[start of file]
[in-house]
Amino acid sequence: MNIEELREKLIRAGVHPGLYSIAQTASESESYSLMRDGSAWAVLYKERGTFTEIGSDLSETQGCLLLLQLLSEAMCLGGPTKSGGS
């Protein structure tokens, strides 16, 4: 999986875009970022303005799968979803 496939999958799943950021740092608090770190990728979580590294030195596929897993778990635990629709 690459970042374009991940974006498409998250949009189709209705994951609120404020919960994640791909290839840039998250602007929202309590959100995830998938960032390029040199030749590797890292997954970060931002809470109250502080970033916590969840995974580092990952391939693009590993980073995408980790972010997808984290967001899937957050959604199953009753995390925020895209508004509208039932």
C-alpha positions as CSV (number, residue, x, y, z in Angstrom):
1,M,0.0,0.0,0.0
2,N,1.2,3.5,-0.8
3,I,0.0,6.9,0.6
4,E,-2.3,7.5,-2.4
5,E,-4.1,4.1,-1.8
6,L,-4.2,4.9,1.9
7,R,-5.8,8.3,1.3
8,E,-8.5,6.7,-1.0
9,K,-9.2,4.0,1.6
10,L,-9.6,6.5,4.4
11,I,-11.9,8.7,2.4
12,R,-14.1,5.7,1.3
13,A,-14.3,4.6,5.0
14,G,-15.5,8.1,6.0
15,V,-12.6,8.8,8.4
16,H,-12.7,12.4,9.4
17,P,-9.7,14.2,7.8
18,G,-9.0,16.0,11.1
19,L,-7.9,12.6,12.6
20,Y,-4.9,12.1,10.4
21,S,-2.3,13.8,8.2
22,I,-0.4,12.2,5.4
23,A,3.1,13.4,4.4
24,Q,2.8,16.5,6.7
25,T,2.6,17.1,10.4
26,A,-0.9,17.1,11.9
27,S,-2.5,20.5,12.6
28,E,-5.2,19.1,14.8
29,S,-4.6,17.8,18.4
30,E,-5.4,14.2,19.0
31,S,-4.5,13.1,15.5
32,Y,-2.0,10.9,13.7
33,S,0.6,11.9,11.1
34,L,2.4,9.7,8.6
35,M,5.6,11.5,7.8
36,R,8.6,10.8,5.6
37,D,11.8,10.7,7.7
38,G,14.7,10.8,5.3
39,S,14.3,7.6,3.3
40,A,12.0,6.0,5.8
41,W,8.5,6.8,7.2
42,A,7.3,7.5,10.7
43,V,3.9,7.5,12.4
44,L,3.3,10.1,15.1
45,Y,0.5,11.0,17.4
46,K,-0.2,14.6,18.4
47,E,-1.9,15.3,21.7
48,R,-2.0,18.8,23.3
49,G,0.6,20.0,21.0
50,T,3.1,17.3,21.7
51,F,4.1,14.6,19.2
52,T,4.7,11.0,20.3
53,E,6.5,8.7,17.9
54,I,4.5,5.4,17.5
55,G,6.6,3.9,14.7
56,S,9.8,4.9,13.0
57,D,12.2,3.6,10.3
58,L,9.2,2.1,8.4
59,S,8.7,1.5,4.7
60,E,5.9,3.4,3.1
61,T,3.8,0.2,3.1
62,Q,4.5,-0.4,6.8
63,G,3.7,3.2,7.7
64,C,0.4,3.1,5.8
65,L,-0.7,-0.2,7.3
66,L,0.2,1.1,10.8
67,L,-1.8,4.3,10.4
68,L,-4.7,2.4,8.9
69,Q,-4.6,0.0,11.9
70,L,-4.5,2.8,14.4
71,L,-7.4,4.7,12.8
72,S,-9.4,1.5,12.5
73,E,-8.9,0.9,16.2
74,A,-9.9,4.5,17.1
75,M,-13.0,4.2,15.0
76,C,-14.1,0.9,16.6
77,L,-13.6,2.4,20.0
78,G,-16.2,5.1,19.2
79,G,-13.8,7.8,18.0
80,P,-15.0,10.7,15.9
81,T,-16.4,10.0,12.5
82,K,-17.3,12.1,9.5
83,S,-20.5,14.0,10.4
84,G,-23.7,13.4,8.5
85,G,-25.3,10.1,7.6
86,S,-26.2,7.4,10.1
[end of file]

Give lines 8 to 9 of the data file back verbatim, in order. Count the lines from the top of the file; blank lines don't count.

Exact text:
4,E,-2.3,7.5,-2.4
5,E,-4.1,4.1,-1.8